have their means invested in land?
The custom of all organized governments
is to take charge of tho whole scheme of fi
nance. It issues the money and controls
and regulates it in all regards, permitting no
individual to have anything to do with it,
and since it so controls and regulates, and
can make or mar individual fortunes ac
cording as it expands or contracts the cur
rency, why should it not assume the further
function of loaning, and thus put itself in a
position to afford relief to those who are li
able to suffer loss from the government ma
nipulation of the national finances?
As lo not loaning money to one class to tho
exclusion of another, that is just what this
government has been doing for a quarter of
a century, and now we want to see the other
class havo a show. But oven if the gov
ernment's loaning of money was confined to
one class, and that class the farmers who
own their own farms, such a system would
result in great benefit, because upon the
prosperity of the farmers depends that of
every other class. If farmers have plenty
of money every other business in tho coun
try, even that of banking, flourishes. No
sane man ought to bo opposed to such "class
legislation," if it may be so called, as would
redound to the general good.—Ex.
8500 .
How often we have heard our
friends say they would give that
amount if they only had a photo
of some deceased relative. Don't
put it off any longer. Go right
down to S. B. Terry's studio, south
end Front Row, and have yours
taken.
.
ii.
at
our
all
THREE-YEAR-OLD'S IDEA OF KISSES.
I showered upon his dimpled cheeks
Sly kisses by tho score.
Then hugged my darling to my heart.
And stole somo twenty more.
He did not murmur or oppose.
But still and passive laid;
In thoughtful mood he asked me then:
"Of what are kisses made}''
"I cannot tell you, precious One.
Just make a few yourself.
Perhaps you then cun answer, dear.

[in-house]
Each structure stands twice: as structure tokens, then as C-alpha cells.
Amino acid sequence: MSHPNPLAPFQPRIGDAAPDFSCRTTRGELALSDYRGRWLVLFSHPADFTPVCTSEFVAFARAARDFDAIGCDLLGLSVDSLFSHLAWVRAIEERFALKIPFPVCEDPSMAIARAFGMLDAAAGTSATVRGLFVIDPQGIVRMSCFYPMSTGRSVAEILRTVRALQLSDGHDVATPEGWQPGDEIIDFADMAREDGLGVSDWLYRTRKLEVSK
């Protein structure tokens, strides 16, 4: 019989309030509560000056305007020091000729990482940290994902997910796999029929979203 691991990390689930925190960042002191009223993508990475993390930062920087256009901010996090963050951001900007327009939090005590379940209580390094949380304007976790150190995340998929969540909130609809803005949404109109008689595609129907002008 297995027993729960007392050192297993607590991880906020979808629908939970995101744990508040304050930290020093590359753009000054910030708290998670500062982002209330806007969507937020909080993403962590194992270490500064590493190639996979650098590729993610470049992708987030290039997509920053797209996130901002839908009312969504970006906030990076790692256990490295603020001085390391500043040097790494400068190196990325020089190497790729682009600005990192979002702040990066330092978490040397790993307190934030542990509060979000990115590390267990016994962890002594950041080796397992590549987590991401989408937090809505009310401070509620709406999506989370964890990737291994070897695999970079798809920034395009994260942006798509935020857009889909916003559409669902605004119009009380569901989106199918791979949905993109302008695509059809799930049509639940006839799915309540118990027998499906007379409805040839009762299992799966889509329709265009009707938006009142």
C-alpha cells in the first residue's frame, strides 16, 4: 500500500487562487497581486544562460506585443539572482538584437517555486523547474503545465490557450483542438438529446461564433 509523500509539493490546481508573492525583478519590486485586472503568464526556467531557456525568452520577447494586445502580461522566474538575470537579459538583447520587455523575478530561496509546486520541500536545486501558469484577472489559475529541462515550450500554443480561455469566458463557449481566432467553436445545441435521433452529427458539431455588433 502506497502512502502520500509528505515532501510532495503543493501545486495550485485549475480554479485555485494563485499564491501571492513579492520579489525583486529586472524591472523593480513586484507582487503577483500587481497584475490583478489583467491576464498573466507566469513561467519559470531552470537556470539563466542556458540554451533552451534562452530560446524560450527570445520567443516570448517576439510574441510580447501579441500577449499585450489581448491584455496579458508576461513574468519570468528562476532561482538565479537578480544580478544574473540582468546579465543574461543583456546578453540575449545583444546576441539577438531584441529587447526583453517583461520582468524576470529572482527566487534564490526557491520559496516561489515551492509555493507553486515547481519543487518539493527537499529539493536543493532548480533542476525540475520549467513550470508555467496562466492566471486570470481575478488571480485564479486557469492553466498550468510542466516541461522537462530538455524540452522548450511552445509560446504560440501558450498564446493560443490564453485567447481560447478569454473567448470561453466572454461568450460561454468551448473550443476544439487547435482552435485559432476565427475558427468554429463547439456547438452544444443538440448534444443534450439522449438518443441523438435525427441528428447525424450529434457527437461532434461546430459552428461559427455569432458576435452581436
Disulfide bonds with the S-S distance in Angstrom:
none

Your query, you sweet elf.'*
Up came two ruby, rosy lips.
On neck, and check, and brow,
Ho-tnado some kisses; then said 1,
"All. can't you answer now?"
With thoughtful mien and winning smile,
lie turned his eyes above,
Thon said, "Why, mamma dear, I fink,
They're made, just made of love."
—Ladies' Home Journal.
nig wolf.
Young Cant. Nelso Vallcaux.a youth
between 15'and 10 years of age, per
formed a feat that stands unrivaled in
the history of prairie exploits. Mount
ed on his trusty and sure footed Mon
1 tana horse he essayed to capture ''
tho lariat an immense gray won.
Twice tho beast's neck was encircled
by the rawhide lariat and twice tho
animal's sharp teeth severed the
strands as the young horseman was at
tempting to disable the savage beast.
The third time Noise caught the young
wolf around the middle of the body
and started on a run, dragging it near
tlio edge of a cut bank until lio tum
bled it o\. r tho edge. Nclse then held
tho wolf suspended in the air over tho
edge of the cut bank by fastening the
rope to tho pommel of the saddle. He
then dismounted and stoned the ani
mal to death, the well trained horse
standing perfectly still during the
operation.—Fort fie a ton Press.
Common Suit for Neuralgia.
It is not generally known that com
mon salt is an admirable remedy for
neuralgia. Dr. George Leslie gives
details of thirty or forty cases of facial
and other neuralgias, odontalgia, etc.,
which have been cured, in most in
stances instantaneously, by the in
sufllatiou of common salt. Tho salt
was cither "snuffed" or blown up tho
nostrils. He said he had been unsuc
cessful in only two cases;